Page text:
The Poverty Reduction Strategy for the lower Sunshine Coast only took six months to complete, but in that time the waitlist of seniors applying for affordable housing increased from 200 to more than 300. There were only 150 units available.
This is only one statistic that speaks to the “dramatic changes” the lower Sunshine Coast is facing, Betty Baxter, one of the consultants for the project, said.
On July 8, the Sunshine Coast Resource Centre published a 44-page report on its findings. Almost one out of every five people on the Lower Sunshine Coast struggles to meet their basic needs, according to the project, which launched in the fall of 2020. The District of Sechelt received funding for the project from the Union of BC Municipalities.
Baxter said the centre was careful not to conduct another survey of the situation, but rather research current services and find the gaps between them. She said it was a “shock” to find out the Sunshine Coast wasn’t alone in the issues it faced, especially the lack of a coordinated plan. There are more than 28 other B.C. communities that have done poverty reduction strategies, with another dozen or so in the works, Baxter said.
What is unique to the lower coast is a 2012 project called “We Envision” that outlined what the Sunshine Coast needed for more young families to move to and stay on the Coast, including affordable housing, child care and transportation systems – issues now reflected in the new report. Then a 2019 child care action plan was not implemented.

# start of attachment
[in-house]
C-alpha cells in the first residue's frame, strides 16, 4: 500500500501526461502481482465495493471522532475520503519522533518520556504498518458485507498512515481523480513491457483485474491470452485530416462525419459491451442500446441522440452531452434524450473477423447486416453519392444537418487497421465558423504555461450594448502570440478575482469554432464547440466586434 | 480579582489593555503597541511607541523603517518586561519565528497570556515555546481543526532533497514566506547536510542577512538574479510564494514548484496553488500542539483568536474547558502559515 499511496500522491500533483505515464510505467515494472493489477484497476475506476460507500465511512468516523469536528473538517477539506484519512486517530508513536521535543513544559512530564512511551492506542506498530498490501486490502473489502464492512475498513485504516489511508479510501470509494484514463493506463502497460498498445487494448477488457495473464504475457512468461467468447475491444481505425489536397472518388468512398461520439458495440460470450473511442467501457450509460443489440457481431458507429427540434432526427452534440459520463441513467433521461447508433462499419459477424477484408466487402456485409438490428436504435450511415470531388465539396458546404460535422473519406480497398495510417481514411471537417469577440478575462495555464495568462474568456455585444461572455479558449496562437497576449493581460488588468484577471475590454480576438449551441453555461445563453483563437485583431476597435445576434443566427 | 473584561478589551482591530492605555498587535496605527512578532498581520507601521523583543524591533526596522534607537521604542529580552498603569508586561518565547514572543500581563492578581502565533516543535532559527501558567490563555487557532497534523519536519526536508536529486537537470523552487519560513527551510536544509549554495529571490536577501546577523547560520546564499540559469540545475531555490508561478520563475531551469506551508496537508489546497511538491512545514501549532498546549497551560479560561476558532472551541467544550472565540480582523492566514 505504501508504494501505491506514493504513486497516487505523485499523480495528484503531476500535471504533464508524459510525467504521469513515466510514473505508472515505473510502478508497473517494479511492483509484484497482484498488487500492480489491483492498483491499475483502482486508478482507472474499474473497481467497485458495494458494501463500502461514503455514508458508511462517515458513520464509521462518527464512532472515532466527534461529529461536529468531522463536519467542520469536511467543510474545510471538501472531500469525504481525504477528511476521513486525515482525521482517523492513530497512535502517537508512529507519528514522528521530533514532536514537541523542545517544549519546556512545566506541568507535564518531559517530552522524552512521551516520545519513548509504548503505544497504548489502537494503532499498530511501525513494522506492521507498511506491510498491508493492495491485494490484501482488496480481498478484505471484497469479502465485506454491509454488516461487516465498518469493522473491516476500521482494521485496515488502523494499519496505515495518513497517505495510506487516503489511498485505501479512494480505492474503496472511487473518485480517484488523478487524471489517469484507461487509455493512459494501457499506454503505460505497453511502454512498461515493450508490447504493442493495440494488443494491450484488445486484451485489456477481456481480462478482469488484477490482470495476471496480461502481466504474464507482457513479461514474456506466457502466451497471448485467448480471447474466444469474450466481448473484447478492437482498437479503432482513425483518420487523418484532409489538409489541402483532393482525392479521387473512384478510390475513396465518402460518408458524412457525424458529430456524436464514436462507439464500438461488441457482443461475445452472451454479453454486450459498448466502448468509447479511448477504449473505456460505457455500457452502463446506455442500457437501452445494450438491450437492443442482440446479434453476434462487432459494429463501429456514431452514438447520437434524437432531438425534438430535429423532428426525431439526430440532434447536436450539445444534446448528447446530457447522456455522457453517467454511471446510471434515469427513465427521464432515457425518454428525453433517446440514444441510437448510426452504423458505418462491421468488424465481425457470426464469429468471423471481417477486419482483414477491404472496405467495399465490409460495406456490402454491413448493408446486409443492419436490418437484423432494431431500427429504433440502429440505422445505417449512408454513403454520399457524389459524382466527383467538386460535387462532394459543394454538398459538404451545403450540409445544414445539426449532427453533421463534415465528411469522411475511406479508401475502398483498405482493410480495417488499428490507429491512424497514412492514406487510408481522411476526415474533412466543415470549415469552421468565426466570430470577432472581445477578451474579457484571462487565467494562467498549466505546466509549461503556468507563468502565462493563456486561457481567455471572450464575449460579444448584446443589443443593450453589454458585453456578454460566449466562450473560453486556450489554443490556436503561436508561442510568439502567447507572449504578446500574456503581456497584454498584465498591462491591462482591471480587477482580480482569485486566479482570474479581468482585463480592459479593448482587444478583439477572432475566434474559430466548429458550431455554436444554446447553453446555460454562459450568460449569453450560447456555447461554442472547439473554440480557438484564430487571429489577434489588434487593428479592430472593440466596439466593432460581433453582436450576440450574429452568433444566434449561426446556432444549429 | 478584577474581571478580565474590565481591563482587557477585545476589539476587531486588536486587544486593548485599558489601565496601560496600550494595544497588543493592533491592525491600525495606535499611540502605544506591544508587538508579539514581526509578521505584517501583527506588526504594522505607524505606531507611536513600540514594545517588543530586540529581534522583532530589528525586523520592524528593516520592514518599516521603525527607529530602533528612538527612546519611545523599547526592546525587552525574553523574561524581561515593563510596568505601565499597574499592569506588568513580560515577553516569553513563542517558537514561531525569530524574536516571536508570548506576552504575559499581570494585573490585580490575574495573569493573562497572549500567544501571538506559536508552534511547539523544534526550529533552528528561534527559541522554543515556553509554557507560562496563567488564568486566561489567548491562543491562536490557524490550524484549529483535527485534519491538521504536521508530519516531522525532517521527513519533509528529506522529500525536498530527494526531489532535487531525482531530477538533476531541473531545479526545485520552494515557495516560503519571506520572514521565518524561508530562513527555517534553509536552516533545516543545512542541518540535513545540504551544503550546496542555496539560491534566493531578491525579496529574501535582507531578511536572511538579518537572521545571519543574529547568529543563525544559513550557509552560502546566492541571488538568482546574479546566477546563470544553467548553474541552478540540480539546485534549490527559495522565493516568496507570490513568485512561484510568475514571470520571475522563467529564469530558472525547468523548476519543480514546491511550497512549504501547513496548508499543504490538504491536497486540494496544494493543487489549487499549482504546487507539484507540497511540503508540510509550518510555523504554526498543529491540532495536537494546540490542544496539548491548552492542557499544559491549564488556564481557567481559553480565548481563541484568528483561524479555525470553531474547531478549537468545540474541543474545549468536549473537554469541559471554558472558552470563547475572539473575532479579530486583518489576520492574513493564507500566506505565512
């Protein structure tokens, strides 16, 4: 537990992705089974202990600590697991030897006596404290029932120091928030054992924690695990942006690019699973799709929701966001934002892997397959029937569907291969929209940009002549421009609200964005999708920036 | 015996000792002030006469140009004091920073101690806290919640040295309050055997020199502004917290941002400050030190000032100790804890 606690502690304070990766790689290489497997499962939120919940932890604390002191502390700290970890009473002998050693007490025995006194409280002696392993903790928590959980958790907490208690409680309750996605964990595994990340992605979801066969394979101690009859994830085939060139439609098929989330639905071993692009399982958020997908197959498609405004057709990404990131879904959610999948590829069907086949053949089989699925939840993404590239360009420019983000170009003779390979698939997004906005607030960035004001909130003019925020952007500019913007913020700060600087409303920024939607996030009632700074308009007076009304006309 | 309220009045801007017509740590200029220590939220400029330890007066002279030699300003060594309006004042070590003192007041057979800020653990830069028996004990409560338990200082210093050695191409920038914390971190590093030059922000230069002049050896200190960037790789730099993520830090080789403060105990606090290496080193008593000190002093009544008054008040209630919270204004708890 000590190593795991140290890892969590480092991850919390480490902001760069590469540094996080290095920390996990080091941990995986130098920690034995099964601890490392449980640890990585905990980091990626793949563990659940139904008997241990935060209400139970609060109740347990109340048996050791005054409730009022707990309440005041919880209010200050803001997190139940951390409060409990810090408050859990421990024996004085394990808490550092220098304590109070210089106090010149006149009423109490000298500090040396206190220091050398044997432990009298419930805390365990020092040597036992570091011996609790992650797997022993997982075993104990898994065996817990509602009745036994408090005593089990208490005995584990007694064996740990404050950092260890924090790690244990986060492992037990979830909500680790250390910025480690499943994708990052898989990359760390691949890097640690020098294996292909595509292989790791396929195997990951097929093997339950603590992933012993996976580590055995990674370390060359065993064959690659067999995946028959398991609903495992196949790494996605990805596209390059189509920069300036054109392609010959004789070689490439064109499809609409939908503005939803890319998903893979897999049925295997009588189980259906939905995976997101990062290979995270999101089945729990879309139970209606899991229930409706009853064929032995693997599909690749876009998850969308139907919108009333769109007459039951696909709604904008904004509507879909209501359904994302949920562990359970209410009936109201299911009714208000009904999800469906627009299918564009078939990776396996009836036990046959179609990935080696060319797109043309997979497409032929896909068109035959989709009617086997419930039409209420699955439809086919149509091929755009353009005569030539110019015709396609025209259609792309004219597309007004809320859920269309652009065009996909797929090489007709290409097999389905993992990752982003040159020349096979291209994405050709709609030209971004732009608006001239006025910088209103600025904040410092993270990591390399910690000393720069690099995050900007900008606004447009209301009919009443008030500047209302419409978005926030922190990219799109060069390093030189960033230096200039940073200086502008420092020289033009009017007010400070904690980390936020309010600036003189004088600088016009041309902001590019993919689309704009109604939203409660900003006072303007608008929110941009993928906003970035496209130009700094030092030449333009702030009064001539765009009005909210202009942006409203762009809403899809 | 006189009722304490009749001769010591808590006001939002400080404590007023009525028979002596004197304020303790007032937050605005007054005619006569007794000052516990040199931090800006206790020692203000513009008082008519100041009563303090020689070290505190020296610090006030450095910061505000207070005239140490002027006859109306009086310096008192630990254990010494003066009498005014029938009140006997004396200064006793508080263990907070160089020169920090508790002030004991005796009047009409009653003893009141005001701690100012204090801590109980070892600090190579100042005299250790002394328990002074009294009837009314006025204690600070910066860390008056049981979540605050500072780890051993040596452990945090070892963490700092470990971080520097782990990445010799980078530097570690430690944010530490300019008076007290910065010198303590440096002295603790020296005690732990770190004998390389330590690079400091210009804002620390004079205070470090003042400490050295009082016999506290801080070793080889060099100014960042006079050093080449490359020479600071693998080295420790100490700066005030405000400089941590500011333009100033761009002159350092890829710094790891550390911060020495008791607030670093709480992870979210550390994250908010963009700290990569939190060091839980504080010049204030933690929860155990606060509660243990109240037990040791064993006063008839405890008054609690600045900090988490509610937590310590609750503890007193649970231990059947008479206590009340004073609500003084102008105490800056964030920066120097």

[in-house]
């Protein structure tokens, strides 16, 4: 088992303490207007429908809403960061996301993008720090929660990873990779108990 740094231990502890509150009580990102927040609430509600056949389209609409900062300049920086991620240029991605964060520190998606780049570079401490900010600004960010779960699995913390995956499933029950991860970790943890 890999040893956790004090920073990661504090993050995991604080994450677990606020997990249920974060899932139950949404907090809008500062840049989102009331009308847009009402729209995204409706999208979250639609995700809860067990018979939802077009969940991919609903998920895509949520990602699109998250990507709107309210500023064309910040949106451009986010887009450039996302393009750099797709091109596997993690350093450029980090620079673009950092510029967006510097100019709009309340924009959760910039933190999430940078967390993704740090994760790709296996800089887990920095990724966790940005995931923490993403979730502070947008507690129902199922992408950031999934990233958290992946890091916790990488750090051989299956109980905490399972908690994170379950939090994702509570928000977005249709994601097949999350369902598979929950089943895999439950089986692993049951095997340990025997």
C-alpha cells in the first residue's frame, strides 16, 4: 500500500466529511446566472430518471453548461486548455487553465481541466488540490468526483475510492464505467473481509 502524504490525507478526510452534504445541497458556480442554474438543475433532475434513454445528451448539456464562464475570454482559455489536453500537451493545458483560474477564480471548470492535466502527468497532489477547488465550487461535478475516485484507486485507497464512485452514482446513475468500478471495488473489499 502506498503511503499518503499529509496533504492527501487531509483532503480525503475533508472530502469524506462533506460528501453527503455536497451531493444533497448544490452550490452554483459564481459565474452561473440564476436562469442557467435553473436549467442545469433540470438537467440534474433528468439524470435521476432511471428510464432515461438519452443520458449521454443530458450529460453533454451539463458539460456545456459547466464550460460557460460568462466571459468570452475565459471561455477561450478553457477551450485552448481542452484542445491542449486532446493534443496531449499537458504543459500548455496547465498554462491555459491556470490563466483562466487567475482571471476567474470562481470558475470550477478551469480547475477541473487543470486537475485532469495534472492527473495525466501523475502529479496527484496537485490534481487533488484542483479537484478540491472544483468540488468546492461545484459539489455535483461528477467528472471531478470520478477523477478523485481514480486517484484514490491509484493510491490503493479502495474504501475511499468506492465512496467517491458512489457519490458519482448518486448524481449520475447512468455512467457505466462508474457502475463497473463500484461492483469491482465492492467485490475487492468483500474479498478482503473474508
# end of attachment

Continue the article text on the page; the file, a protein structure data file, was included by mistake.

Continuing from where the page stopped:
“Eighteen months later, it’s a crisis,” Baxter said, calling it a missed opportunity to get ahead of the game. “We’ve known this, but we have never taken ownership and created the means to act on it together.”
Of the eight recommendations, Baxter highlighted the first four, which focus on collaboration. They include creating a social planning council – an idea that received the support of a dozen locally operating organizations. The council would help develop stronger connections between services, improve referrals to available resources and identify gaps in services.
Second, the strategy supports a housing planning table. Third is a call to implement the Sunshine Coast Child Care Action Plan.
The recommendations also call for implementing a communications strategy to increase awareness of poverty and build support for action.
In its conclusion, the framework report states: “without more coordinated strategic interventions, the crises described here will continue to escalate, further eroding the quality of life in Lower Sunshine Coast communities.”
Baxter recognizes that some may be skeptical about introducing more committees, but says the provincial government is insisting local levels have a plan and delivery mechanisms. It’s important to get the logistics and infrastructure ready, and provide a clear message in order to receive funding, she said.
While Baxter said the local services have done a tremendous job, there is no central agency or priority system, which causes confusion.
Next, Baxter hopes the awareness built over three public forums in March and April will support the project. She hopes the social planning council will begin this fall. The Sunshine Coast Foundation is also working on a living wage study to be released in the fall, and the emergency housing committee started by local government and agencies is continuing its work through the summer.
“Those things are happening as we speak.”